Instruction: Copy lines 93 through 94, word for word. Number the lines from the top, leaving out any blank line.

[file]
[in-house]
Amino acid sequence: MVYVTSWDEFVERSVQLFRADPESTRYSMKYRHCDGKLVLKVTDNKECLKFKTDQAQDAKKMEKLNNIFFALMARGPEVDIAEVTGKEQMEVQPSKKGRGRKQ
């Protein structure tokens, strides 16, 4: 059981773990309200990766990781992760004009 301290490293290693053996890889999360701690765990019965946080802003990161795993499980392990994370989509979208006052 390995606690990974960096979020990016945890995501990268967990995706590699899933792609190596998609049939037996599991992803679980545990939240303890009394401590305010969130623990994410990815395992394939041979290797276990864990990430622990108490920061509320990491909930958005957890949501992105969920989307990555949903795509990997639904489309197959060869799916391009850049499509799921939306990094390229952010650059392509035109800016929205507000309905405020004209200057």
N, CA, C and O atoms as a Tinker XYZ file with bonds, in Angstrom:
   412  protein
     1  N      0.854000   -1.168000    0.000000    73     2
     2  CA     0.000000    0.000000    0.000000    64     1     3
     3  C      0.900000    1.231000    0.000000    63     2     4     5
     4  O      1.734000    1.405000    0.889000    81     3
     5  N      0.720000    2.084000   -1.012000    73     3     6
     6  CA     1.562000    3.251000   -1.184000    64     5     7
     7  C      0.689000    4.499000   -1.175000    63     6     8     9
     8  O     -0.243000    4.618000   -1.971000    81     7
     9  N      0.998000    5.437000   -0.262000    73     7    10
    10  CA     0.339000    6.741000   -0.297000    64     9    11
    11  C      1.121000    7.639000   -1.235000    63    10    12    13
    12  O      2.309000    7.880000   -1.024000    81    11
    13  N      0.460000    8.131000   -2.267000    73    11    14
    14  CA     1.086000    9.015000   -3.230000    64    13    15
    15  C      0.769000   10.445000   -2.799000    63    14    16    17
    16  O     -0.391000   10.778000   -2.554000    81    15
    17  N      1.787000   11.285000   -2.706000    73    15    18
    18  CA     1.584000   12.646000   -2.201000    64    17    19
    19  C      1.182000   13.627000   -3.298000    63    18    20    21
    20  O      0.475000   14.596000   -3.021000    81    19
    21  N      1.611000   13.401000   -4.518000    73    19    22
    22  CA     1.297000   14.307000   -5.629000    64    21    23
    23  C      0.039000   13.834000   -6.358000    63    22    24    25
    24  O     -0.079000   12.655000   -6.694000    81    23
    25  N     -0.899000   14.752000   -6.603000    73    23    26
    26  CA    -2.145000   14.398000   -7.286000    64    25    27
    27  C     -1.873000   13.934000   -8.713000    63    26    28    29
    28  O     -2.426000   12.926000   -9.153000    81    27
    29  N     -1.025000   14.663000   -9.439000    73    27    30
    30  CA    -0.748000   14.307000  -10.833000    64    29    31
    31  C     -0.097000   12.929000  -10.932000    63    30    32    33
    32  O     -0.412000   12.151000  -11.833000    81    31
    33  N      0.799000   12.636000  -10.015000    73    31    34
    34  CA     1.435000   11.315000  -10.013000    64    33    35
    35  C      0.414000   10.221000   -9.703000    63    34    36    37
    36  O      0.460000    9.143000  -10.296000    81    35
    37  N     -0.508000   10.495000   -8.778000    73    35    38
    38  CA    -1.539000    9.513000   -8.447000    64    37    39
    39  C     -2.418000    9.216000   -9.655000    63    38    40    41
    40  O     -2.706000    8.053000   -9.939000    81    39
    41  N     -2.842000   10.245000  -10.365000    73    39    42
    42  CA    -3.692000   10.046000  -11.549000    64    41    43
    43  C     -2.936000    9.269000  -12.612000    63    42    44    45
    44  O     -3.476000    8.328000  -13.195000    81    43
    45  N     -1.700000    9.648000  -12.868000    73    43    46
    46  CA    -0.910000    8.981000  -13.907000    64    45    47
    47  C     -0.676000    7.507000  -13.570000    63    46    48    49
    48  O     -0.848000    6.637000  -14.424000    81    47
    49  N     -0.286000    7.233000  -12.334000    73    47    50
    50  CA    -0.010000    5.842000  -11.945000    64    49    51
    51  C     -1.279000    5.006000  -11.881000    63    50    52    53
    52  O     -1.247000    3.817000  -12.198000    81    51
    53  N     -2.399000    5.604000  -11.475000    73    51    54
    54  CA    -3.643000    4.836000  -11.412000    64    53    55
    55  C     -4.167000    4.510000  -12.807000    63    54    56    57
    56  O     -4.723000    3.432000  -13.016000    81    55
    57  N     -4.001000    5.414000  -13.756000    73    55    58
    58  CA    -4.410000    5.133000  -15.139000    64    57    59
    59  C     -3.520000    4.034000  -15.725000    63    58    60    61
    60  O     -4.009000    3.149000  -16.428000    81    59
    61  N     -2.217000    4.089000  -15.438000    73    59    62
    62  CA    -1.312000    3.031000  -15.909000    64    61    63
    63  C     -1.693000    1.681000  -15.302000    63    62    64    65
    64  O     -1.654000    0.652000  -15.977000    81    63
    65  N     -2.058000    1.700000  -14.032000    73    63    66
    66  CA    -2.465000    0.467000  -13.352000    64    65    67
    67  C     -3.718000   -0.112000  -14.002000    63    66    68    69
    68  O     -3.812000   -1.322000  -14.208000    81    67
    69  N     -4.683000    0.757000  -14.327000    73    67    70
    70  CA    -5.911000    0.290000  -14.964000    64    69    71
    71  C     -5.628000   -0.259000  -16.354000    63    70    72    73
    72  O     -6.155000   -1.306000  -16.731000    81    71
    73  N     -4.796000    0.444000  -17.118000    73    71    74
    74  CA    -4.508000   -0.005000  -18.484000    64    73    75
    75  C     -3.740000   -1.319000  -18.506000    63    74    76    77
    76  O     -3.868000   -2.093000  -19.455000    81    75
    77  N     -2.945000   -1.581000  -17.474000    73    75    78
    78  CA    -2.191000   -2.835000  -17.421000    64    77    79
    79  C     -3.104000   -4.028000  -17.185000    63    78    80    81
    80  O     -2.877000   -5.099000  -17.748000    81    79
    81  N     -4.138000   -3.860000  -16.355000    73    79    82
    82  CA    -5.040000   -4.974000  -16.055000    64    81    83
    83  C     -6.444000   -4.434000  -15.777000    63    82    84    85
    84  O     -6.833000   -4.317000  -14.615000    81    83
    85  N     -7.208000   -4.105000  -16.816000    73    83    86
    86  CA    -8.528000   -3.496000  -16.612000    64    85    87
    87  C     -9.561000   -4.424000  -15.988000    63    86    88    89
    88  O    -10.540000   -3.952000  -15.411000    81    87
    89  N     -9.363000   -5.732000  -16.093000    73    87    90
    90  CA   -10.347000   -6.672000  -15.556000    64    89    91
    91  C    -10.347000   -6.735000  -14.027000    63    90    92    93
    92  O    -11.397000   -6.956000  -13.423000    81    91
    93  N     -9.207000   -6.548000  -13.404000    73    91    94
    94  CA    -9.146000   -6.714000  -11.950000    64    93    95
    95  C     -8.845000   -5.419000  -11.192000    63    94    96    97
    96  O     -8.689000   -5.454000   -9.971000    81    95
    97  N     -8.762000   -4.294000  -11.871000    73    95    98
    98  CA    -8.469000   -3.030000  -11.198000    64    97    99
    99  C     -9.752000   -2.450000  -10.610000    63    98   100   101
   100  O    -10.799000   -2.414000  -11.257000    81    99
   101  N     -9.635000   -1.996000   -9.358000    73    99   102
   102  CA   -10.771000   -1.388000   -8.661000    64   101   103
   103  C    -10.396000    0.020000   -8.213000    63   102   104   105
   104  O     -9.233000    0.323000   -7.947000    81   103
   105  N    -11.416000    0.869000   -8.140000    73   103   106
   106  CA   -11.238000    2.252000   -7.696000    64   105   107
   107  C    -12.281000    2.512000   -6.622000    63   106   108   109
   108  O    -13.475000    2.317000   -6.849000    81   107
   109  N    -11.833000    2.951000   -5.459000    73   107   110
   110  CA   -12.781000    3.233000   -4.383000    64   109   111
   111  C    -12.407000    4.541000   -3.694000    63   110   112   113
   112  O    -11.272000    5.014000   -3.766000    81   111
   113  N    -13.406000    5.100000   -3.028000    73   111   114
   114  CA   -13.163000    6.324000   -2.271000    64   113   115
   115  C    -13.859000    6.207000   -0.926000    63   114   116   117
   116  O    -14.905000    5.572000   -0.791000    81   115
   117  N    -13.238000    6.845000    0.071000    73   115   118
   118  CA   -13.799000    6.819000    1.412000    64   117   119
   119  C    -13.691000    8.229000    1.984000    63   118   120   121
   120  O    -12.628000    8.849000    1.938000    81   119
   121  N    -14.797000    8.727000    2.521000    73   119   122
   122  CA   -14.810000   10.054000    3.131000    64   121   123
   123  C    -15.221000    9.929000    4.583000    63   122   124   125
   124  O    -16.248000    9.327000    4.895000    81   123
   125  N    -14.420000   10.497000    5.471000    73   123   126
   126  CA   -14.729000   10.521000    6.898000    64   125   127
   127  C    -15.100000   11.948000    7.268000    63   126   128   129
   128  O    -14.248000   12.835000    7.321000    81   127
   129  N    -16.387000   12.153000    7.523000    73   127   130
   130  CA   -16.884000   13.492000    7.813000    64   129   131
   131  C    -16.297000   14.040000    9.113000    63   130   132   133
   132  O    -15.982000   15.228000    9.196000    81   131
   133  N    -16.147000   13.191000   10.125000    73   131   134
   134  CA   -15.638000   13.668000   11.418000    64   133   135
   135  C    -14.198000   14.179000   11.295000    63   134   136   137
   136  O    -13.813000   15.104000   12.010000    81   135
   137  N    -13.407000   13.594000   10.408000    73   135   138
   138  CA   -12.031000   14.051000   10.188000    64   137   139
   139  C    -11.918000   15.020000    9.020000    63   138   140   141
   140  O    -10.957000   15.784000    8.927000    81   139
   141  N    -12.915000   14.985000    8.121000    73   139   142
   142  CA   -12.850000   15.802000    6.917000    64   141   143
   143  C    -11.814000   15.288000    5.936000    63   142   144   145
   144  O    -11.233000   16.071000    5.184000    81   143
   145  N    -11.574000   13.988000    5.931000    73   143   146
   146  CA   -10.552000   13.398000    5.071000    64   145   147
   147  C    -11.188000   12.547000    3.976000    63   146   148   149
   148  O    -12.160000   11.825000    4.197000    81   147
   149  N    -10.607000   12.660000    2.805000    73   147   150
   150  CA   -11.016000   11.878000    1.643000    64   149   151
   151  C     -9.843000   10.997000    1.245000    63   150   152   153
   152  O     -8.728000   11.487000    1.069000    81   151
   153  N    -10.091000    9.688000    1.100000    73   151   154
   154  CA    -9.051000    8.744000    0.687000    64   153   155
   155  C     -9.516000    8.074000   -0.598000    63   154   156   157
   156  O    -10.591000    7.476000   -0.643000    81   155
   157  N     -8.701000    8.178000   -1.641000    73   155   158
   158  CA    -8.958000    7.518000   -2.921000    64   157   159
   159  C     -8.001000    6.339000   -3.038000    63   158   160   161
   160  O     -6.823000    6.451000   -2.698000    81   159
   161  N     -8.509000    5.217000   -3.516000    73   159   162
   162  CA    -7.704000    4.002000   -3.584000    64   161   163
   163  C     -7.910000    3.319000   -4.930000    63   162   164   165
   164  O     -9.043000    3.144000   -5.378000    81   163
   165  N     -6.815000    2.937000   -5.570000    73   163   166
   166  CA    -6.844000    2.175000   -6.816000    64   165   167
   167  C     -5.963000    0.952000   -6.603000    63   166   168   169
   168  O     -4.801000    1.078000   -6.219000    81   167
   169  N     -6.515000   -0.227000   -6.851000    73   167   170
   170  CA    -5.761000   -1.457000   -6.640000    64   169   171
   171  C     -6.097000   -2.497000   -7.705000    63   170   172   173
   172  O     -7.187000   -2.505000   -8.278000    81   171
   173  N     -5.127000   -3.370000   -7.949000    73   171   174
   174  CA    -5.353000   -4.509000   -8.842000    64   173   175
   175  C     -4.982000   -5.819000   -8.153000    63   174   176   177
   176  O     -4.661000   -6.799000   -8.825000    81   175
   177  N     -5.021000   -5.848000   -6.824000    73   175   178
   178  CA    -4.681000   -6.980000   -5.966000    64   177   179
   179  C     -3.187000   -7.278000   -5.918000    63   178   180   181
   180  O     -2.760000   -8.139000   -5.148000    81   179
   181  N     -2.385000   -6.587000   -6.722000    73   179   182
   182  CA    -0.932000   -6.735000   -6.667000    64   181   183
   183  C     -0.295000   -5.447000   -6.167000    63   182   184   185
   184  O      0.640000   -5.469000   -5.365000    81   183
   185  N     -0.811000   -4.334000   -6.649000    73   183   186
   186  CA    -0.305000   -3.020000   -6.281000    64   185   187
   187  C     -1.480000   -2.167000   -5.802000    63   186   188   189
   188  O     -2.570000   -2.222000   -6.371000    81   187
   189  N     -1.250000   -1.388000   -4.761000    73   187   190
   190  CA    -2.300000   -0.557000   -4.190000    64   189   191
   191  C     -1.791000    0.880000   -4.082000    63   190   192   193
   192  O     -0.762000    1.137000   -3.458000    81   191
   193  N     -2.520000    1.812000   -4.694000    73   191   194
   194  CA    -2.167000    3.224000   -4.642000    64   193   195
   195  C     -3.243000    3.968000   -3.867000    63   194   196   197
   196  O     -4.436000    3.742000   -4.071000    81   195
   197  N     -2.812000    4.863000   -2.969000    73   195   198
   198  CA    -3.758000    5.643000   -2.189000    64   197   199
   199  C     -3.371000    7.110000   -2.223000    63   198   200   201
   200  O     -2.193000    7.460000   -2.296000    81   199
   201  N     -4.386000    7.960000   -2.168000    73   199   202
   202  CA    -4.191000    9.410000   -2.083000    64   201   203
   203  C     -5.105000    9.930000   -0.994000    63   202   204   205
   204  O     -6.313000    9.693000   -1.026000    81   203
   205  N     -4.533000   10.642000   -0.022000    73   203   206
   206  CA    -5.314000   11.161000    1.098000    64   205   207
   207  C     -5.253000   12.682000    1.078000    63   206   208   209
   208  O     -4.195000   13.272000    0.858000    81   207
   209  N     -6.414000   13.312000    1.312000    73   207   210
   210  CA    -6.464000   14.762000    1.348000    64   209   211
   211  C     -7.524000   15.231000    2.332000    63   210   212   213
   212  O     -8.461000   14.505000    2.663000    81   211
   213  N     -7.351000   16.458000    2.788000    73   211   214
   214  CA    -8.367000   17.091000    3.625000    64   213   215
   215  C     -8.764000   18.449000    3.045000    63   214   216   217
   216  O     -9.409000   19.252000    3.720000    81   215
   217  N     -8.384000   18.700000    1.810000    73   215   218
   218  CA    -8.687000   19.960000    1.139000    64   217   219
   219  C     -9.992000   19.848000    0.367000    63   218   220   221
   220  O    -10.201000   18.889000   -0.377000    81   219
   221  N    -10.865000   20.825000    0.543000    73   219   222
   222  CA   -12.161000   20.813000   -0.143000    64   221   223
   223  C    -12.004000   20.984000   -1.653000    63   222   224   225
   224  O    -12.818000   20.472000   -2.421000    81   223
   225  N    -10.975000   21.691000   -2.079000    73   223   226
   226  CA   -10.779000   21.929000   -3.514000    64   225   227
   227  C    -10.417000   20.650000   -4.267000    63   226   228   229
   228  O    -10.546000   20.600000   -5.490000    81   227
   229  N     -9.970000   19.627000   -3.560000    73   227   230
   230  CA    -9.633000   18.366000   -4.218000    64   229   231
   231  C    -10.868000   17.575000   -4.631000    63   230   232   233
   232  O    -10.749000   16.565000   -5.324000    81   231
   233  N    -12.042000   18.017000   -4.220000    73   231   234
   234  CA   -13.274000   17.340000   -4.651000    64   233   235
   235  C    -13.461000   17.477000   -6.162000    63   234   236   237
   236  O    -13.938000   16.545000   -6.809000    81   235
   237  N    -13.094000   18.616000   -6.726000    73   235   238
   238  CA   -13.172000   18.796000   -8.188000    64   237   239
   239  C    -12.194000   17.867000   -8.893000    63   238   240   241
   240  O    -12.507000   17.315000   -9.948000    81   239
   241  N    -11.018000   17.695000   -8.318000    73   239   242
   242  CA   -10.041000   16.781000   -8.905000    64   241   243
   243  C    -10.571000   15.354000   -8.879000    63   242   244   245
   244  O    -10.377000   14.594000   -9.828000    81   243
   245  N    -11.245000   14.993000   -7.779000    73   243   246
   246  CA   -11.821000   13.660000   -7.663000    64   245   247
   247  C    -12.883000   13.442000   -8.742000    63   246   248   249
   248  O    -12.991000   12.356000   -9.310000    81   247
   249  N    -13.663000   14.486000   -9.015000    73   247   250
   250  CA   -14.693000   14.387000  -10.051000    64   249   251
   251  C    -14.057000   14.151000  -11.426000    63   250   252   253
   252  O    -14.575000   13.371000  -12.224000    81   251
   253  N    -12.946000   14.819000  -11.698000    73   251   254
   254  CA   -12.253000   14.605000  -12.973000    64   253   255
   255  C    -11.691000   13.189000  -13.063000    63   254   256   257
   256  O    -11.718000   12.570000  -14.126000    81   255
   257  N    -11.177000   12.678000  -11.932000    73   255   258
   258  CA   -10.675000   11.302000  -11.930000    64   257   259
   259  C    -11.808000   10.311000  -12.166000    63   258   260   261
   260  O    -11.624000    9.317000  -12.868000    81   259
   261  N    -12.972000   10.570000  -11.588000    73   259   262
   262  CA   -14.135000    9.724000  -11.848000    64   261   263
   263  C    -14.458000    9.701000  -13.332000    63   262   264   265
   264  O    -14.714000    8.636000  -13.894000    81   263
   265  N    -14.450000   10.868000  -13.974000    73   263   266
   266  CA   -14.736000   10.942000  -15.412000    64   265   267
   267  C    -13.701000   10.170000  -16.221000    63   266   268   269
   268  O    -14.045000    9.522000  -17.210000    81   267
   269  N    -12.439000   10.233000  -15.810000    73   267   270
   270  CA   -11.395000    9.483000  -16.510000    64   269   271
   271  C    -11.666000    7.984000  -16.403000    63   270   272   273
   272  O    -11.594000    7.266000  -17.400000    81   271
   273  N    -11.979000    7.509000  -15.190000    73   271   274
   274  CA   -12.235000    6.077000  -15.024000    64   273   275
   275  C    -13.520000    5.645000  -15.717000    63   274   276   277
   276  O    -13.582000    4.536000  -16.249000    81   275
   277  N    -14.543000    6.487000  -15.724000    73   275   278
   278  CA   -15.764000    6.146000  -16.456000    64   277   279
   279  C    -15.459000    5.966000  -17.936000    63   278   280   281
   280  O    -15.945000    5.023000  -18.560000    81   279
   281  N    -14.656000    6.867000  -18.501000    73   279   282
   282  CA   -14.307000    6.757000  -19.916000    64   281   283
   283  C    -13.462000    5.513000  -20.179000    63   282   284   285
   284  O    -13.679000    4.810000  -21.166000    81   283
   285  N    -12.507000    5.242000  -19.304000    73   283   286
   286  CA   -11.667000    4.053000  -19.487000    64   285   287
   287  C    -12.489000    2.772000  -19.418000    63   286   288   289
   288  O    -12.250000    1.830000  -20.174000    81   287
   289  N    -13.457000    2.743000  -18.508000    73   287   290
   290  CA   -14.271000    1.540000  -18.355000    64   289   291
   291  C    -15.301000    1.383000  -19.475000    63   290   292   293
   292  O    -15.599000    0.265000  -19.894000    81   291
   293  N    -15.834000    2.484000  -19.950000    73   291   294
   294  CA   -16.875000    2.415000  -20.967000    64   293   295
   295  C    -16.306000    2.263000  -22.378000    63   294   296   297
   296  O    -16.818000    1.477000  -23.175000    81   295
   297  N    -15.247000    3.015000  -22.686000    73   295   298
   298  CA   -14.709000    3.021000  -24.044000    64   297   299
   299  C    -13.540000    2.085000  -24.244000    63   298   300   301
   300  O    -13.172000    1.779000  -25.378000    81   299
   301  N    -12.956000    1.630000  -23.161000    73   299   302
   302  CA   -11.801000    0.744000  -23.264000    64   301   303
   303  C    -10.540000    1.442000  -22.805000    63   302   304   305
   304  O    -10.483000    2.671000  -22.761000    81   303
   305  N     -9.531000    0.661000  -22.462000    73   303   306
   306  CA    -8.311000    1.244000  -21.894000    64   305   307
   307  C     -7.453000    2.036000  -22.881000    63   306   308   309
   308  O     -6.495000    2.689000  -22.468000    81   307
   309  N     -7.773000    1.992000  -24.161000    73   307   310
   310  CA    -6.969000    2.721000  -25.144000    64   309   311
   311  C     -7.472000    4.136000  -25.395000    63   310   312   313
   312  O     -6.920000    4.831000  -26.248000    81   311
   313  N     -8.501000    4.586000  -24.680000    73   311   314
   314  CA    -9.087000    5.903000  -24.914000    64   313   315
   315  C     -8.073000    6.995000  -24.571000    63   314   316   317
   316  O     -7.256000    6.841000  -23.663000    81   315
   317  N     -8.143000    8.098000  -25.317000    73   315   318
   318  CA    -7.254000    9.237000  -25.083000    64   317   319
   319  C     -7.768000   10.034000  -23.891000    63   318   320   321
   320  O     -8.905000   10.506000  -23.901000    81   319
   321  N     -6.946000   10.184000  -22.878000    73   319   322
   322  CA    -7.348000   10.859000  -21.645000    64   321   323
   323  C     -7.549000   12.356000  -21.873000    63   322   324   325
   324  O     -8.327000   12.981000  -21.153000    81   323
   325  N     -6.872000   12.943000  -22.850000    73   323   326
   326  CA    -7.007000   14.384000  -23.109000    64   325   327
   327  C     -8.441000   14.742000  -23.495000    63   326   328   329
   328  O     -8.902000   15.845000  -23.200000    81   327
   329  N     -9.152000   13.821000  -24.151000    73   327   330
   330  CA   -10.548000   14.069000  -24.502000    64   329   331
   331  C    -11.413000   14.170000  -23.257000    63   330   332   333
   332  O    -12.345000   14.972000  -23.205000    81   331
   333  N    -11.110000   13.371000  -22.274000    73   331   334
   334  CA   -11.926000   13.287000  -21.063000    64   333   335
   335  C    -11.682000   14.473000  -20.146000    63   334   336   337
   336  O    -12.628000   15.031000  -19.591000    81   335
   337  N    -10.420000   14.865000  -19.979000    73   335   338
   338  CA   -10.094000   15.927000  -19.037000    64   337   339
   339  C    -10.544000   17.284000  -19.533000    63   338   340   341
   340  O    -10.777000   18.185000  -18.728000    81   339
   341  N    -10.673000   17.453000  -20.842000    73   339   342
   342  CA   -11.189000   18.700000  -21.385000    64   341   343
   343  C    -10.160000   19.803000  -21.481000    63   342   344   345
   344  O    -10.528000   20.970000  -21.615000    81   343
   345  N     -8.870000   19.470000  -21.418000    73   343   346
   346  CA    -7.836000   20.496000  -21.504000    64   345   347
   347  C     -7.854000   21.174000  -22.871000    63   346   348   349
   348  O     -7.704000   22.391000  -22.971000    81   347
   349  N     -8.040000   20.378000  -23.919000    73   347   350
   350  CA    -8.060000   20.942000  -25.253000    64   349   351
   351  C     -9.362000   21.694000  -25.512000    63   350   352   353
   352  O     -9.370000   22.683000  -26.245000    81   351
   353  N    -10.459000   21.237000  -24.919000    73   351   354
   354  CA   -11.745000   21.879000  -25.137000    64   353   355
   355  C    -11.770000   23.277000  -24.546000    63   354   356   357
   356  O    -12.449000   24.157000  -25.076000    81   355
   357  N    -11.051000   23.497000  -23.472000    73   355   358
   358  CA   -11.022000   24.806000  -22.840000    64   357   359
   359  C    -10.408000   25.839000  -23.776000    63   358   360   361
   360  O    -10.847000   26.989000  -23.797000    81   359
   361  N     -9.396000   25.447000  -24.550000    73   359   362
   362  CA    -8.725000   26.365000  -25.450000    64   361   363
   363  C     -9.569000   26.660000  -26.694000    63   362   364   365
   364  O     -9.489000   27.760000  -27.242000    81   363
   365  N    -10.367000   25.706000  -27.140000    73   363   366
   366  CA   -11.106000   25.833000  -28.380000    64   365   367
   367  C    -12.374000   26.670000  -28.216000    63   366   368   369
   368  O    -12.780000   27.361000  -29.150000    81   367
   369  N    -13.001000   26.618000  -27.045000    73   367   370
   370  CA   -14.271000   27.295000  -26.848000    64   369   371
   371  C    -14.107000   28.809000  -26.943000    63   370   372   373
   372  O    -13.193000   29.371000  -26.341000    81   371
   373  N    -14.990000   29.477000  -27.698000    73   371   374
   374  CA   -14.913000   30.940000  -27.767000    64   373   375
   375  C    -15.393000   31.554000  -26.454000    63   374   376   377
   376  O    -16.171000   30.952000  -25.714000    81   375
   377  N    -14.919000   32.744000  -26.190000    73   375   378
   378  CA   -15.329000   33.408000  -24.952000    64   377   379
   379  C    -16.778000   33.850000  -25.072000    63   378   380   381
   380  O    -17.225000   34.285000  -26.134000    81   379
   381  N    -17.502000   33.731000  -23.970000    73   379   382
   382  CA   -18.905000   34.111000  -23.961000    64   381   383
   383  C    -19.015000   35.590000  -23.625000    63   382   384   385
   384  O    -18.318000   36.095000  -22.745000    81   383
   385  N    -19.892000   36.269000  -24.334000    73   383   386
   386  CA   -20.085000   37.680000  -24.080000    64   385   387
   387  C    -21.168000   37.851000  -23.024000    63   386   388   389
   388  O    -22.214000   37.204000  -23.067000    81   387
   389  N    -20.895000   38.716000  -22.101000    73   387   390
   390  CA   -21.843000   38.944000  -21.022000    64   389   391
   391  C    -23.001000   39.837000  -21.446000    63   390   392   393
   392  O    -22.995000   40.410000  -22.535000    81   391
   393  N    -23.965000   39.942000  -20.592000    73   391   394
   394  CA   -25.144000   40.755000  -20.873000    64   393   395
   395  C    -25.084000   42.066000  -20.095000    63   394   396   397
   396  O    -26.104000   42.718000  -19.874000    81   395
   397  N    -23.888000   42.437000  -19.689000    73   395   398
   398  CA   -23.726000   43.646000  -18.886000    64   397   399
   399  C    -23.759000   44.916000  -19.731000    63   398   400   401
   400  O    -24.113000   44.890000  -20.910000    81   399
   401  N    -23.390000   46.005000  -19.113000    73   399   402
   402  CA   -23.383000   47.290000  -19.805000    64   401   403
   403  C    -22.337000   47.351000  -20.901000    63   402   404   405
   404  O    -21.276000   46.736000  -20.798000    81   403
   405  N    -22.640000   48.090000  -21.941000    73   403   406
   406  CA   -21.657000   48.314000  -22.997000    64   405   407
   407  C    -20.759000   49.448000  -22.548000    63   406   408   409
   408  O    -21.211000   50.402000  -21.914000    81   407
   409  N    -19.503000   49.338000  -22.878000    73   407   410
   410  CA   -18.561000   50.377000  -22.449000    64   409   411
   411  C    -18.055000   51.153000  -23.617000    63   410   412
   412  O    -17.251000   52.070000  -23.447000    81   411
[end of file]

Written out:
    88  O    -10.540000   -3.952000  -15.411000    81    87
    89  N     -9.363000   -5.732000  -16.093000    73    87    90